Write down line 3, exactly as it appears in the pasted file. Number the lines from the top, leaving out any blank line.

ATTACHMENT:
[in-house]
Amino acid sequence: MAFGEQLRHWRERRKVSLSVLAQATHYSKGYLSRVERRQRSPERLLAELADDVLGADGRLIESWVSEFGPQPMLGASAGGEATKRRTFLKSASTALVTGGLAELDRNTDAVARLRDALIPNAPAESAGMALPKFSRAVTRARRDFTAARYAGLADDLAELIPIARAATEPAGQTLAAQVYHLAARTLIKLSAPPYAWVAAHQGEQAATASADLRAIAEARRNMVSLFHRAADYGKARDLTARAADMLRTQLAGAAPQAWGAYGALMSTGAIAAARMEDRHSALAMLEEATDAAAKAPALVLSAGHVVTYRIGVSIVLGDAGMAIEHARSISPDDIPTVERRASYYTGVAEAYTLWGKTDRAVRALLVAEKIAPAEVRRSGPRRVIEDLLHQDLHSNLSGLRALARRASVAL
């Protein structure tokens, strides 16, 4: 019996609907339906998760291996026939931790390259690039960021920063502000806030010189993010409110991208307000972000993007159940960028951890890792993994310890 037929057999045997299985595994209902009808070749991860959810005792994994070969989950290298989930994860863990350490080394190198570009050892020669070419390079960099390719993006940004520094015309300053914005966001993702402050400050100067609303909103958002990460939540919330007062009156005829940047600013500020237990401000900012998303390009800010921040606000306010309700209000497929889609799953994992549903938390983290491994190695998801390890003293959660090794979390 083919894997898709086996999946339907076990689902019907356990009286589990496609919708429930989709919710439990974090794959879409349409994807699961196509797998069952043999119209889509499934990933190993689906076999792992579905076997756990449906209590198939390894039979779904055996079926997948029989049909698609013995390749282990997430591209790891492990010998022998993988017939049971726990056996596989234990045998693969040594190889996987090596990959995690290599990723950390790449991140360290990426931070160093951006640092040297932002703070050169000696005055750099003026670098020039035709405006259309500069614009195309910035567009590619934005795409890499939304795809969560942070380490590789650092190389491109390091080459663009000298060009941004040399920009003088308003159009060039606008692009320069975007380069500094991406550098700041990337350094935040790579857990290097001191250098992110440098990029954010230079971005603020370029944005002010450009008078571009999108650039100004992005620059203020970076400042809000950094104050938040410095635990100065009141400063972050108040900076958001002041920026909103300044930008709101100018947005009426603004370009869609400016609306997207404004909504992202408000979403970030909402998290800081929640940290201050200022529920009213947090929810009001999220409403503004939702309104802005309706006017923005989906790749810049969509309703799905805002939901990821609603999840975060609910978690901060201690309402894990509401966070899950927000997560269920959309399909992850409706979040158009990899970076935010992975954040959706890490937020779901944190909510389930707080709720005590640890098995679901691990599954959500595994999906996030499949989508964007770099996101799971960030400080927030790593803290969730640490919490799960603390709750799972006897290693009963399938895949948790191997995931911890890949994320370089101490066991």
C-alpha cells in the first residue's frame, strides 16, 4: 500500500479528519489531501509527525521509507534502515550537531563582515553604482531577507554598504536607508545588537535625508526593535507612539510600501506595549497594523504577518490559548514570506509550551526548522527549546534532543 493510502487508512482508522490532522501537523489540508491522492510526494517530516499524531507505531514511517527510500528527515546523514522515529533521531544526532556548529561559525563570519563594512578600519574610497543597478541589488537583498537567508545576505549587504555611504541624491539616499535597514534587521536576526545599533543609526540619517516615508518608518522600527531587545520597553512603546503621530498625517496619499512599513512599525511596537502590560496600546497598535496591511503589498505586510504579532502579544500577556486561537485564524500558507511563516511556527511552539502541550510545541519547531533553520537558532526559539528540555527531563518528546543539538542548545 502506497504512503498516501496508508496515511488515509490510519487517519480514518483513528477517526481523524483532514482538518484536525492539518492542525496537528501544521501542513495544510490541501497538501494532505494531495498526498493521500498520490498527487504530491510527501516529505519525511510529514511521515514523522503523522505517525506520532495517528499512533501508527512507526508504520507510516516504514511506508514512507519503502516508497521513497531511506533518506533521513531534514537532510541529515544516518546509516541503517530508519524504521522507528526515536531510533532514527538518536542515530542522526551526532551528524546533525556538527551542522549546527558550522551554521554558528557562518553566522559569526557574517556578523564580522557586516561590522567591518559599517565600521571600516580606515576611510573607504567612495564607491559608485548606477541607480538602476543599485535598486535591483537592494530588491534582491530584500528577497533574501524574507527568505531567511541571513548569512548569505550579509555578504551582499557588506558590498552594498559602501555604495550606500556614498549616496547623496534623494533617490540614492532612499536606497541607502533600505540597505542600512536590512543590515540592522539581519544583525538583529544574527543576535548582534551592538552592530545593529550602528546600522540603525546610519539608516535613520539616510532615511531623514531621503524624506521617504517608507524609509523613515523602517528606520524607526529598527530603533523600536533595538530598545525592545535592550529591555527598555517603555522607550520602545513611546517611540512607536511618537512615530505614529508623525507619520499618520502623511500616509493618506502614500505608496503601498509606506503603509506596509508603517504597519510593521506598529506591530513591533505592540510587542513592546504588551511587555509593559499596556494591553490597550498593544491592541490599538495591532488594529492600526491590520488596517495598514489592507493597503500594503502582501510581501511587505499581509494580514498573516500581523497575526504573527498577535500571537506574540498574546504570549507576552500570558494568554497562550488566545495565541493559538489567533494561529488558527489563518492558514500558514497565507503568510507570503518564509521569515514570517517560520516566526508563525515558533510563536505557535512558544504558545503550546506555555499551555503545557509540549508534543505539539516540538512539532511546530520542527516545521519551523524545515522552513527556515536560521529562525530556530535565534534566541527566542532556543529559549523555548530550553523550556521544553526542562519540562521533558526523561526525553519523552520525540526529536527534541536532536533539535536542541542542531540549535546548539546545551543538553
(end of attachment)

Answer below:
């Protein structure tokens, strides 16, 4: 019996609907339906998760291996026939931790390259690039960021920063502000806030010189993010409110991208307000972000993007159940960028951890890792993994310890 037929057999045997299985595994209902009808070749991860959810005792994994070969989950290298989930994860863990350490080394190198570009050892020669070419390079960099390719993006940004520094015309300053914005966001993702402050400050100067609303909103958002990460939540919330007062009156005829940047600013500020237990401000900012998303390009800010921040606000306010309700209000497929889609799953994992549903938390983290491994190695998801390890003293959660090794979390 083919894997898709086996999946339907076990689902019907356990009286589990496609919708429930989709919710439990974090794959879409349409994807699961196509797998069952043999119209889509499934990933190993689906076999792992579905076997756990449906209590198939390894039979779904055996079926997948029989049909698609013995390749282990997430591209790891492990010998022998993988017939049971726990056996596989234990045998693969040594190889996987090596990959995690290599990723950390790449991140360290990426931070160093951006640092040297932002703070050169000696005055750099003026670098020039035709405006259309500069614009195309910035567009590619934005795409890499939304795809969560942070380490590789650092190389491109390091080459663009000298060009941004040399920009003088308003159009060039606008692009320069975007380069500094991406550098700041990337350094935040790579857990290097001191250098992110440098990029954010230079971005603020370029944005002010450009008078571009999108650039100004992005620059203020970076400042809000950094104050938040410095635990100065009141400063972050108040900076958001002041920026909103300044930008709101100018947005009426603004370009869609400016609306997207404004909504992202408000979403970030909402998290800081929640940290201050200022529920009213947090929810009001999220409403503004939702309104802005309706006017923005989906790749810049969509309703799905805002939901990821609603999840975060609910978690901060201690309402894990509401966070899950927000997560269920959309399909992850409706979040158009990899970076935010992975954040959706890490937020779901944190909510389930707080709720005590640890098995679901691990599954959500595994999906996030499949989508964007770099996101799971960030400080927030790593803290969730640490919490799960603390709750799972006897290693009963399938895949948790191997995931911890890949994320370089101490066991």